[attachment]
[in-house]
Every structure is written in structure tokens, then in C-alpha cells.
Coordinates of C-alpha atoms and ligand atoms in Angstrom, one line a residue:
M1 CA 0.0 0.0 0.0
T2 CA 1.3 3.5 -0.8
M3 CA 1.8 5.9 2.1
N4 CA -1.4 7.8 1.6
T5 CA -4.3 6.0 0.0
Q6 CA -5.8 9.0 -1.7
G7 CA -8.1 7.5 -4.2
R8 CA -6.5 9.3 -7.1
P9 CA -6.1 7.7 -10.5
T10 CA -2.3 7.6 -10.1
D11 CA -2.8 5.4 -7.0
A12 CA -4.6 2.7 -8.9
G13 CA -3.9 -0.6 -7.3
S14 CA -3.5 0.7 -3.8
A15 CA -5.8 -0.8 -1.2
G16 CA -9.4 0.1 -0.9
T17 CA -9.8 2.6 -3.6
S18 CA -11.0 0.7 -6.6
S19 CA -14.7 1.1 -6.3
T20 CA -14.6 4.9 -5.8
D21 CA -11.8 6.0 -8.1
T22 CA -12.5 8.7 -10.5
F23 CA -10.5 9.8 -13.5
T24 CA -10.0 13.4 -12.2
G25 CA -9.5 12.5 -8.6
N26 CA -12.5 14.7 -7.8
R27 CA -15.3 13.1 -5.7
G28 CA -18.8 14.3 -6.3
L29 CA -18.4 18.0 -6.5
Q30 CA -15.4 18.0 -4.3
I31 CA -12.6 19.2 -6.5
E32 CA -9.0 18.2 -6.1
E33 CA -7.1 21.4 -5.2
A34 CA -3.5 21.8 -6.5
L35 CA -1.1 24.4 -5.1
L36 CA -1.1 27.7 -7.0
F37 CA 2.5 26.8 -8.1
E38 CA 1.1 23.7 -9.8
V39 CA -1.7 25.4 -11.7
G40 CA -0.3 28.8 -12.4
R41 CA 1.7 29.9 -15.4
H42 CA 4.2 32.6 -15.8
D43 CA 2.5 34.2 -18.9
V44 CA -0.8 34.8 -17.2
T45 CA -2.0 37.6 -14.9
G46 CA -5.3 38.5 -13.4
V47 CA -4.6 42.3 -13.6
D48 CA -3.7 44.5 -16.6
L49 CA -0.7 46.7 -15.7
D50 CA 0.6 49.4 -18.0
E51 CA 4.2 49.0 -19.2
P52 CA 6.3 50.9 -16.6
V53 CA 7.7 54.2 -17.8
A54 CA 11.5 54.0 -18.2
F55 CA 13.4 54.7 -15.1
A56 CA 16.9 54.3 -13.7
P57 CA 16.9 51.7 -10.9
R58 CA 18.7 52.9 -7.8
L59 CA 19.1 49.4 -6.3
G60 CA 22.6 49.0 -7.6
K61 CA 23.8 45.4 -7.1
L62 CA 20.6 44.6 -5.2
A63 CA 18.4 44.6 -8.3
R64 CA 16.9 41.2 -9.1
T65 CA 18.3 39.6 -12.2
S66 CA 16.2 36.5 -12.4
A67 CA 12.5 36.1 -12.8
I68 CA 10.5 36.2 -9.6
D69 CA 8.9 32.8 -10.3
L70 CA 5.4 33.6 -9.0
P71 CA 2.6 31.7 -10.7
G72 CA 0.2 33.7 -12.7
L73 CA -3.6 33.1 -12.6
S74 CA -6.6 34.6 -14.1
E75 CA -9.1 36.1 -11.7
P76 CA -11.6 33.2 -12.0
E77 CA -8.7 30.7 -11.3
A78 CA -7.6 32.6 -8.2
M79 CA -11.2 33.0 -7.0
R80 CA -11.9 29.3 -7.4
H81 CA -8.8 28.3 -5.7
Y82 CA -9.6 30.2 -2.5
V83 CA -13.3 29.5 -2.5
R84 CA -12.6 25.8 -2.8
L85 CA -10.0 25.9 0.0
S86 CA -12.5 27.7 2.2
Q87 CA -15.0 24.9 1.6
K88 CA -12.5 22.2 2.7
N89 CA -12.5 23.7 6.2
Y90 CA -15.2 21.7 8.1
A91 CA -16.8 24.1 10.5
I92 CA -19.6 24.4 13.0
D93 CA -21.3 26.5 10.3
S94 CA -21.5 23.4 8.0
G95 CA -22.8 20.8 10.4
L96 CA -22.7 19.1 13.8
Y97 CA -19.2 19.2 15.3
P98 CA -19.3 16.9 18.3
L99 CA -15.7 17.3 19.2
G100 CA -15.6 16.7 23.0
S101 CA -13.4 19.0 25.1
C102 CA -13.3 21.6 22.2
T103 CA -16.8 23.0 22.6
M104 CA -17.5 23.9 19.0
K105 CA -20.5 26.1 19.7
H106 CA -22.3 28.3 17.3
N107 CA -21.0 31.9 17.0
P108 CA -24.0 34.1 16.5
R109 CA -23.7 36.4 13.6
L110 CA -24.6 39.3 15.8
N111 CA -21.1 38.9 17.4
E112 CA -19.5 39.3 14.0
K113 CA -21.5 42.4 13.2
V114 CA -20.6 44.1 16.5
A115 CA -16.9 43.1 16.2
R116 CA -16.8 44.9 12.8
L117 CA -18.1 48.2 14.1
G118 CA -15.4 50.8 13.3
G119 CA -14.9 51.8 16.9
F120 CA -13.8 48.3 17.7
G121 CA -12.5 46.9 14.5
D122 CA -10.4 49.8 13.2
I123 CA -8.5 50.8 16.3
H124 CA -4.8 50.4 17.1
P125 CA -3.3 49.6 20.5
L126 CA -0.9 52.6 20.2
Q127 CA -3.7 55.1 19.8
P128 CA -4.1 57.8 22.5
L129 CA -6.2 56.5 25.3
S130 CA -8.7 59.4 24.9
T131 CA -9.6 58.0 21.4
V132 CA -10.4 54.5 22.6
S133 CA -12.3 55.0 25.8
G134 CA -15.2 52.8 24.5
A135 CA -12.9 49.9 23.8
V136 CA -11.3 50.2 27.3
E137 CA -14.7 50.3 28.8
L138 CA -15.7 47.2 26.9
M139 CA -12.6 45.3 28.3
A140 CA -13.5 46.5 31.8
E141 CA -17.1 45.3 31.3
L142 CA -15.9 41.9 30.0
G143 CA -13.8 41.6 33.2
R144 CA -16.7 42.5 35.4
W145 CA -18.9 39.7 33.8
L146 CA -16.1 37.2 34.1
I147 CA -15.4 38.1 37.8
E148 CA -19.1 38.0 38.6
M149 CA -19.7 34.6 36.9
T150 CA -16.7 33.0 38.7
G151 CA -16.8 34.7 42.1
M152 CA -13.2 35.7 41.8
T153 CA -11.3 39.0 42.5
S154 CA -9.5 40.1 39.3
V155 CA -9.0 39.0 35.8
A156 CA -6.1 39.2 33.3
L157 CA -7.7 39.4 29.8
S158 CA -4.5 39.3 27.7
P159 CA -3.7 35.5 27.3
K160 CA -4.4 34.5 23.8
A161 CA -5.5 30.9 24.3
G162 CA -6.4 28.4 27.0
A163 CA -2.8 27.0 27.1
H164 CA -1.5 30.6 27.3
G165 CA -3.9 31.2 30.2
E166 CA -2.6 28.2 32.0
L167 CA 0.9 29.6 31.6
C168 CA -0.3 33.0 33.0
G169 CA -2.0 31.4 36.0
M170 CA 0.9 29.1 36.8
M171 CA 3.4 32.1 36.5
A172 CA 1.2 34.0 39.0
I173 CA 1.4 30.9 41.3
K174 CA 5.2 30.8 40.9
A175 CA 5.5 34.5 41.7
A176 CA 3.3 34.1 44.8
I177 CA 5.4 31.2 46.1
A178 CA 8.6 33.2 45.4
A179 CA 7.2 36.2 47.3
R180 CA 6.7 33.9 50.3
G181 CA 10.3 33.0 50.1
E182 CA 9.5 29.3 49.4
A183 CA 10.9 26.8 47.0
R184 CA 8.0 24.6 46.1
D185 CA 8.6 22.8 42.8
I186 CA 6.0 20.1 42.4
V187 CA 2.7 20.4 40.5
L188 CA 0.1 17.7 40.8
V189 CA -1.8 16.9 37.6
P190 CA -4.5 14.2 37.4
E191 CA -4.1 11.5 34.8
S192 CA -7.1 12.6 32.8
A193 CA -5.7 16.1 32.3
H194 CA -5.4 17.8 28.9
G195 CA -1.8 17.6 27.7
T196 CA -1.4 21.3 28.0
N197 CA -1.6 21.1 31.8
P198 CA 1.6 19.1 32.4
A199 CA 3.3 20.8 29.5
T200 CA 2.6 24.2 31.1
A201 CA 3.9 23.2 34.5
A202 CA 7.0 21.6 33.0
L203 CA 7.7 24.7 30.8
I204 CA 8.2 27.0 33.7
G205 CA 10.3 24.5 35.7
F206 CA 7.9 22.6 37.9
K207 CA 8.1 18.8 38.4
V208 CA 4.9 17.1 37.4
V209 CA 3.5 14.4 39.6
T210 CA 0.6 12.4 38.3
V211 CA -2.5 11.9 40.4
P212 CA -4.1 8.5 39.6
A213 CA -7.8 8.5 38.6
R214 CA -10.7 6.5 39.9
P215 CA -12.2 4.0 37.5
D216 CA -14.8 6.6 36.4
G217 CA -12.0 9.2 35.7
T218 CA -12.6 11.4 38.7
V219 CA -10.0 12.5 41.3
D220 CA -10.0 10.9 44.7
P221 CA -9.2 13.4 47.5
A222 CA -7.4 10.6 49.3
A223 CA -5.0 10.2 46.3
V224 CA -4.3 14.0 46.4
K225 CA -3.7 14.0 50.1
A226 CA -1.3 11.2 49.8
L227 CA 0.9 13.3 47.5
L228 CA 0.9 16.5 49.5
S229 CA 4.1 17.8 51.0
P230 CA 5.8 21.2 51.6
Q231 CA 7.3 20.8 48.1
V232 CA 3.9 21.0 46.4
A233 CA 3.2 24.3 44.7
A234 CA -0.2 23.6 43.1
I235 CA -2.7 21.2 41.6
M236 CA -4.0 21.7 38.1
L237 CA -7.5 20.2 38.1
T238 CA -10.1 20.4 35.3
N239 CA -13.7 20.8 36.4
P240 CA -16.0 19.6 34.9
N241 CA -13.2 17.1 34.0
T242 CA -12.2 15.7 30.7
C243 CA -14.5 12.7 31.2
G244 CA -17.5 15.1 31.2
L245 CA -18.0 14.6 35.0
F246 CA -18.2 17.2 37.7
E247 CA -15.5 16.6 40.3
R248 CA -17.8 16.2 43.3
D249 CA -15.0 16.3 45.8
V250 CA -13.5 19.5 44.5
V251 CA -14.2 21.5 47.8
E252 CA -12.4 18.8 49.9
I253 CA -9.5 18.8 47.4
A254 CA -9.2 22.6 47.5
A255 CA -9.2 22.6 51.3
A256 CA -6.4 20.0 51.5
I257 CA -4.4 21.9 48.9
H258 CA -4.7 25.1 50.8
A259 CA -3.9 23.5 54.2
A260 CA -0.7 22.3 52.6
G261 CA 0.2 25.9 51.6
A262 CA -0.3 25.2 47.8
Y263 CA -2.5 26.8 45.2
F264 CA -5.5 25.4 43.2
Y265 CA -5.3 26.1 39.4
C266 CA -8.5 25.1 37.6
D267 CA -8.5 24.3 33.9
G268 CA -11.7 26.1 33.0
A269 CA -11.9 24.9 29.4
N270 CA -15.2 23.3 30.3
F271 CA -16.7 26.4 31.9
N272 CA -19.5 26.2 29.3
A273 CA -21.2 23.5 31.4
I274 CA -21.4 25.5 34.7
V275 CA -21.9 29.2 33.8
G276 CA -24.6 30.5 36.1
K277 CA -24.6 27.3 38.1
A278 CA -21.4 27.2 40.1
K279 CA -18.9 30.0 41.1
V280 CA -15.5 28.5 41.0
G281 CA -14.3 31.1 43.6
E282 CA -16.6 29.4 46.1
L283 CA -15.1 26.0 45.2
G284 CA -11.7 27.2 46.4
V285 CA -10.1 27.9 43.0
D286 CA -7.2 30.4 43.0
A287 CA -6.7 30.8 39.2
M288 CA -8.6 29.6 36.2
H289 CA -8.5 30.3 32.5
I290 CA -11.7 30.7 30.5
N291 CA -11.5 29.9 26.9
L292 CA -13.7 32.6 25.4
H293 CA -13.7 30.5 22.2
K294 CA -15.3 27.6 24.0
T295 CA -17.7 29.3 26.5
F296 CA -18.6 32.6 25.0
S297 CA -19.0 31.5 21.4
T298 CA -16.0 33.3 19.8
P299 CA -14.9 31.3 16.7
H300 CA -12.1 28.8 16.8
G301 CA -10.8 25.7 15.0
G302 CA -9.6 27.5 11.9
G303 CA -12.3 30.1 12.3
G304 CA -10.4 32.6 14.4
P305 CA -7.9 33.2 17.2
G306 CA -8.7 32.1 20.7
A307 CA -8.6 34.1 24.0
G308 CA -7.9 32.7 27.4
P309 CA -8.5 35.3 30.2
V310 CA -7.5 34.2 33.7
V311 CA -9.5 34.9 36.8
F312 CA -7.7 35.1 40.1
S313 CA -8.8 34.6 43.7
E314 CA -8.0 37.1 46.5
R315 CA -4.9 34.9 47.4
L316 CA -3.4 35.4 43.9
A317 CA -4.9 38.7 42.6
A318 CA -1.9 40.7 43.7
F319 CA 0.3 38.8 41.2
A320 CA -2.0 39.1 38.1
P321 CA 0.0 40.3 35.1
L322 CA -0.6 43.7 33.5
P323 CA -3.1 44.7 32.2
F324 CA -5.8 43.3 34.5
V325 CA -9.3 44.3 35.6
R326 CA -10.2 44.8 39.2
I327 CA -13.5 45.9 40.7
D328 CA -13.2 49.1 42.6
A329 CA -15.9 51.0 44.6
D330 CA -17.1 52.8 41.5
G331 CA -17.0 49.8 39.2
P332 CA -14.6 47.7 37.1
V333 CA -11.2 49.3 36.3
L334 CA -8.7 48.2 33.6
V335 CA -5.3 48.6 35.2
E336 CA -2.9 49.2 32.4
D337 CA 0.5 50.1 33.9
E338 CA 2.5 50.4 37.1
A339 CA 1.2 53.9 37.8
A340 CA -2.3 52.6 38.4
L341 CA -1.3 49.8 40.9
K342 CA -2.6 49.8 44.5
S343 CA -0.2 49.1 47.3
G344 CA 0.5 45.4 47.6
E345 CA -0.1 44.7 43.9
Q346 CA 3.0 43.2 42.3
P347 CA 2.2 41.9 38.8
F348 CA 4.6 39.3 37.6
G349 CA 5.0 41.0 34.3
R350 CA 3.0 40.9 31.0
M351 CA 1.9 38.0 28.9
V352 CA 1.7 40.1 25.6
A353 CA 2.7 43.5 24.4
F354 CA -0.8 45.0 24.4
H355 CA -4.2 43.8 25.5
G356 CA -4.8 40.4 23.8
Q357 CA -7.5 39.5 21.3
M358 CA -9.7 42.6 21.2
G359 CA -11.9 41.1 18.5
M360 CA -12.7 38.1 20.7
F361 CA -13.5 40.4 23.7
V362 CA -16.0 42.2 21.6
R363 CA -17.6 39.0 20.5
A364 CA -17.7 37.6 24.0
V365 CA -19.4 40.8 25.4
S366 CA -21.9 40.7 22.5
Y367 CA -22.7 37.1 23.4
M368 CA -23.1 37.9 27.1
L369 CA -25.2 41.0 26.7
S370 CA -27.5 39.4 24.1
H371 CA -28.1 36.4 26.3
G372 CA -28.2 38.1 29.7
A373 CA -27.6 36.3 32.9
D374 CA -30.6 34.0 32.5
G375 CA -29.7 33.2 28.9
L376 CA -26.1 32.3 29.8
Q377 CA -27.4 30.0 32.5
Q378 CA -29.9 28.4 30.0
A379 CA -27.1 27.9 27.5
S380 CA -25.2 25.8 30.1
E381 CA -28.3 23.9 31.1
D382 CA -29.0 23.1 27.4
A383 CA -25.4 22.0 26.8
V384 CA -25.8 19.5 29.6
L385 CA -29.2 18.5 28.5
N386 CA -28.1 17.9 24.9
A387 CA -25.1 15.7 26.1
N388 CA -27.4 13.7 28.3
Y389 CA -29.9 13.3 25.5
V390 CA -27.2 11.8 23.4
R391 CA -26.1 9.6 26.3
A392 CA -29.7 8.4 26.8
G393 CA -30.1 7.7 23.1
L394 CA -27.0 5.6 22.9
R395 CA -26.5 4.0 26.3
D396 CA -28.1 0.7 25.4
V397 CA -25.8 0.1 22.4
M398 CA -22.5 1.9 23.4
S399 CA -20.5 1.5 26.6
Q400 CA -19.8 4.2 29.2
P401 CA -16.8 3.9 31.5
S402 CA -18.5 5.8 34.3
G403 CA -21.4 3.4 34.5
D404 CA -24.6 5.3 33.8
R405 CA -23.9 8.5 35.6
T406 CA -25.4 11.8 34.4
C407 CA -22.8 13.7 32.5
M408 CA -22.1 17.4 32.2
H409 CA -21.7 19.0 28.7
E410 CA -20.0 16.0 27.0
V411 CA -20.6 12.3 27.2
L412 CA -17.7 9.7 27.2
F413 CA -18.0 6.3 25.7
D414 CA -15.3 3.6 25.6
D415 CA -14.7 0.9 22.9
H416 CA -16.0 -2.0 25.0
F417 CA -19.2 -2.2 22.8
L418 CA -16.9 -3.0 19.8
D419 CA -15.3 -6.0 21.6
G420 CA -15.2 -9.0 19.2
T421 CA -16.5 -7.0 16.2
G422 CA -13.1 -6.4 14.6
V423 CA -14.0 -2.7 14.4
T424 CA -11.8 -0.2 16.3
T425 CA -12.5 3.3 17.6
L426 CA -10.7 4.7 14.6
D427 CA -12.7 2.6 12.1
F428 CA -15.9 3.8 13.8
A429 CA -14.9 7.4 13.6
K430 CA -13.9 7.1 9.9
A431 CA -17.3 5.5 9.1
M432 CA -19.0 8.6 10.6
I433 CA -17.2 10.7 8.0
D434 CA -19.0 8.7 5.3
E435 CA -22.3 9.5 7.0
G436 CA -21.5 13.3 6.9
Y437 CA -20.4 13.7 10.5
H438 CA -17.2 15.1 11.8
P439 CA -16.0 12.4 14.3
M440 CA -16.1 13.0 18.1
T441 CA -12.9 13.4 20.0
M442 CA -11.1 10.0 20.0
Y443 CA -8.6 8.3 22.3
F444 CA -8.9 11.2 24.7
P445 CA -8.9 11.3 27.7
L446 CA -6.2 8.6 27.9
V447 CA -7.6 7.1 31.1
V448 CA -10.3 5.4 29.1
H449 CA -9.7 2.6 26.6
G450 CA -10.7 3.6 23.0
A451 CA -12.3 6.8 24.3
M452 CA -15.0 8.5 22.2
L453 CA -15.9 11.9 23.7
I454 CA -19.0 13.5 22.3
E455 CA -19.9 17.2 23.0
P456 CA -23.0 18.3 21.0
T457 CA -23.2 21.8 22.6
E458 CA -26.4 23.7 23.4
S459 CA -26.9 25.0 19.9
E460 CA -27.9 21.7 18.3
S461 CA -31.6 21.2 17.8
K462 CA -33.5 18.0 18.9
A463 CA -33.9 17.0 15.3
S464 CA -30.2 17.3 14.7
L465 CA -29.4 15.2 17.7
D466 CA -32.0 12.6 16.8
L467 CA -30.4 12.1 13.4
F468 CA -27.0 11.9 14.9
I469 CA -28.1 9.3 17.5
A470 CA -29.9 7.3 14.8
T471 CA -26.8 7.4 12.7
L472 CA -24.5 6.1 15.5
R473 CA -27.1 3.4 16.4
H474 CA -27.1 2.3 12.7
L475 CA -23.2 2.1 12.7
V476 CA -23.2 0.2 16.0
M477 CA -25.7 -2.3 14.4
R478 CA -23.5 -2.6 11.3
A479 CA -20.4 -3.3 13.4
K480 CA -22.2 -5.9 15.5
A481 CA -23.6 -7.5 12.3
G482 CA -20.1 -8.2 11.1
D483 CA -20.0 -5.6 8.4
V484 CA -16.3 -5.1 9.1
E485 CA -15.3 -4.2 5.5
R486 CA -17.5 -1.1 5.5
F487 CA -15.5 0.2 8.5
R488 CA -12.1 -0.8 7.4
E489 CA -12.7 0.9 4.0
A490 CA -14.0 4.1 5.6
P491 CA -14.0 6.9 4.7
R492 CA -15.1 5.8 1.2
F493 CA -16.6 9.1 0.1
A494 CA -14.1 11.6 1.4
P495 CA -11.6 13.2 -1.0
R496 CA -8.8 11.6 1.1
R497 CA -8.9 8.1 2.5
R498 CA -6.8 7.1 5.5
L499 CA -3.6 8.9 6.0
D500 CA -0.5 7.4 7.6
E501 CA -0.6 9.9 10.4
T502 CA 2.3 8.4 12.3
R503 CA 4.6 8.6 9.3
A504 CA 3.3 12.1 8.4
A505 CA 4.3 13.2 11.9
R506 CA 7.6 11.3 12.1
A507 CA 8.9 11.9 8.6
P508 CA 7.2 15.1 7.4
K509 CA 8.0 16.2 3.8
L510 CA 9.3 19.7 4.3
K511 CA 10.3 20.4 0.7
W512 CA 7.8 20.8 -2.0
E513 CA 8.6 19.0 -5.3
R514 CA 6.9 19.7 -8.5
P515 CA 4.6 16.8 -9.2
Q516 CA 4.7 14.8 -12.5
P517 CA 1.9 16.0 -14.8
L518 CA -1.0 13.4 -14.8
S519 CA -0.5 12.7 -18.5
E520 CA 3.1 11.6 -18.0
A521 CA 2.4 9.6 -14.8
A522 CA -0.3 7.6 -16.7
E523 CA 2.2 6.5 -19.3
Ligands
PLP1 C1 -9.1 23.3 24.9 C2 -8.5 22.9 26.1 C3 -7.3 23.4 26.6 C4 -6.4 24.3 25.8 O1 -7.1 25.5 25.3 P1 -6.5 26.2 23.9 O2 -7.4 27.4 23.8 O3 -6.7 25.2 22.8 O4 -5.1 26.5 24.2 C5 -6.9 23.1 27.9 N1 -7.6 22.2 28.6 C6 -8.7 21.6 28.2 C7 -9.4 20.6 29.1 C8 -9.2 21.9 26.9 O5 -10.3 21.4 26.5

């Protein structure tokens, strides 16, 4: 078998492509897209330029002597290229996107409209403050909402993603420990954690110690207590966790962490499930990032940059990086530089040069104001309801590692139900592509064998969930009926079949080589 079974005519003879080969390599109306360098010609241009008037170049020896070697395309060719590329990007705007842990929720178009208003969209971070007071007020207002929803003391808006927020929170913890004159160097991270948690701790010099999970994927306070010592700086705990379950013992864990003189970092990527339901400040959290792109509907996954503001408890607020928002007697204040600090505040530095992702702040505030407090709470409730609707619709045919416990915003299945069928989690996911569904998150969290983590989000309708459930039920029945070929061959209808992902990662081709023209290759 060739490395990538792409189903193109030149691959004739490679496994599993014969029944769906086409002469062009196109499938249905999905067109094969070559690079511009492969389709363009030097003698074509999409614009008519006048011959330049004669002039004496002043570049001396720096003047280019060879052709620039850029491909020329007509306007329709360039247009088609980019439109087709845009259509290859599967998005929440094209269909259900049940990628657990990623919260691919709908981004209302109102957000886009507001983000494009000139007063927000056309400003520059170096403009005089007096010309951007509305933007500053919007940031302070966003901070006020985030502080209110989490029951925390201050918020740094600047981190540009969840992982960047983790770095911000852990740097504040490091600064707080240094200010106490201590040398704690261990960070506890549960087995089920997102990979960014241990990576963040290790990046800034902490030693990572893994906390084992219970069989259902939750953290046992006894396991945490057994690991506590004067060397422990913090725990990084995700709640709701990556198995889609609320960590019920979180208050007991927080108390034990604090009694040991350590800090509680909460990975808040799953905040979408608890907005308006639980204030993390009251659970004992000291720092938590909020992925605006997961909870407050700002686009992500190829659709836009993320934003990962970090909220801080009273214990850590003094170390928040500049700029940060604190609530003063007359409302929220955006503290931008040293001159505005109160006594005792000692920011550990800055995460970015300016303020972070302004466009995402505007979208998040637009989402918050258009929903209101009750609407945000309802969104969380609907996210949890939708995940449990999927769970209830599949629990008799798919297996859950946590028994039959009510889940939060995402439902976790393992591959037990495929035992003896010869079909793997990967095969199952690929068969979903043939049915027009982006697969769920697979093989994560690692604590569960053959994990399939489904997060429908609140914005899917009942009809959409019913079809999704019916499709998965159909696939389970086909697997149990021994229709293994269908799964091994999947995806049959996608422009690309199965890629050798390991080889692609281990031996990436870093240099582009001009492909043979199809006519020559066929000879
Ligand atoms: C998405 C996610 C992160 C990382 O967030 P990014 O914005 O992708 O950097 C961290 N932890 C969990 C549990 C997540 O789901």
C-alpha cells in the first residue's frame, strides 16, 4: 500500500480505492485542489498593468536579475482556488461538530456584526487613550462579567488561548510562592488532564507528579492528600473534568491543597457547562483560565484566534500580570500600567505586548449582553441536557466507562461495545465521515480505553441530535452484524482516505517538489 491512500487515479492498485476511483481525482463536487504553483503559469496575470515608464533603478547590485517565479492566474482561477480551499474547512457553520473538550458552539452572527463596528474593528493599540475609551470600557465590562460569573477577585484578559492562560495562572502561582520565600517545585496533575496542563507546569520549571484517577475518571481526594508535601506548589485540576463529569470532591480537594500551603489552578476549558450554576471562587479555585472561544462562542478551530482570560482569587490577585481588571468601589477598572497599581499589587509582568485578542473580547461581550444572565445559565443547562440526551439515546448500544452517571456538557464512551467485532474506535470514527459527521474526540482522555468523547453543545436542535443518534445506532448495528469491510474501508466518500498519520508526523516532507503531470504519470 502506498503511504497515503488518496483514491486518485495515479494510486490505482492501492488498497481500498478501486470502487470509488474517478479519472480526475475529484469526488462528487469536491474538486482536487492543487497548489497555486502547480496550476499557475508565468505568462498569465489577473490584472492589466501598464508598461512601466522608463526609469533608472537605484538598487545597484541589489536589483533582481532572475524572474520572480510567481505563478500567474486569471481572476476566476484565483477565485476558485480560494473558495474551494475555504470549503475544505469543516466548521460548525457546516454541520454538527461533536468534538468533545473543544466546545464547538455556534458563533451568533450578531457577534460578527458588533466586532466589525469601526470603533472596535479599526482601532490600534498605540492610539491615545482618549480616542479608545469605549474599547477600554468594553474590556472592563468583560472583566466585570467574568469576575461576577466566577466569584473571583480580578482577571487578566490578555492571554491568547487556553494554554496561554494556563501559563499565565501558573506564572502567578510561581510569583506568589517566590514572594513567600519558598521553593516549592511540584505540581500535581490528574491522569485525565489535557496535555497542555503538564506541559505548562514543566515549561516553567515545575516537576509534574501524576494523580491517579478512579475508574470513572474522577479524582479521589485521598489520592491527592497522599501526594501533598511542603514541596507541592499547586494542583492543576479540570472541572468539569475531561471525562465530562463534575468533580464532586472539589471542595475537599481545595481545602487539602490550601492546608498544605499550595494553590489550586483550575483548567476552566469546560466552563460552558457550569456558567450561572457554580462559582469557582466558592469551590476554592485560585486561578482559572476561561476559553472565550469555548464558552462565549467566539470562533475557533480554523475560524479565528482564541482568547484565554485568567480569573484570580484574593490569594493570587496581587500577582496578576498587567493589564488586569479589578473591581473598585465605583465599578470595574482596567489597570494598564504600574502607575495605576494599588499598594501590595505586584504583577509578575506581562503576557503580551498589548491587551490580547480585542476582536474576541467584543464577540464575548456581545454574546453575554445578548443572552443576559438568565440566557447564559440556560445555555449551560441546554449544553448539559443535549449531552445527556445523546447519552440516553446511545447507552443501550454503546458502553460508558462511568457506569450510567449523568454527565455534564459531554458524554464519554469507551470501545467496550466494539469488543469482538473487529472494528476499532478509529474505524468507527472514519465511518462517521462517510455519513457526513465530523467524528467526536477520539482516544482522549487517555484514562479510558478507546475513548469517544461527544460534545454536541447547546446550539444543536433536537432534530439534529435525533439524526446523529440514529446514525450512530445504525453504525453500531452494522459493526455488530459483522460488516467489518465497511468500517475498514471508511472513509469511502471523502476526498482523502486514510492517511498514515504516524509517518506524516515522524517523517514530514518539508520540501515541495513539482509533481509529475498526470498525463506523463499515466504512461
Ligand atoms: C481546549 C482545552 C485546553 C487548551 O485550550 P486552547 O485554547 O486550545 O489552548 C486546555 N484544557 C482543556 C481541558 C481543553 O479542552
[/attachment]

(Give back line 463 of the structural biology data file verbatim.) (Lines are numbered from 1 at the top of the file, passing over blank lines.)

E460 CA -27.9 21.7 18.3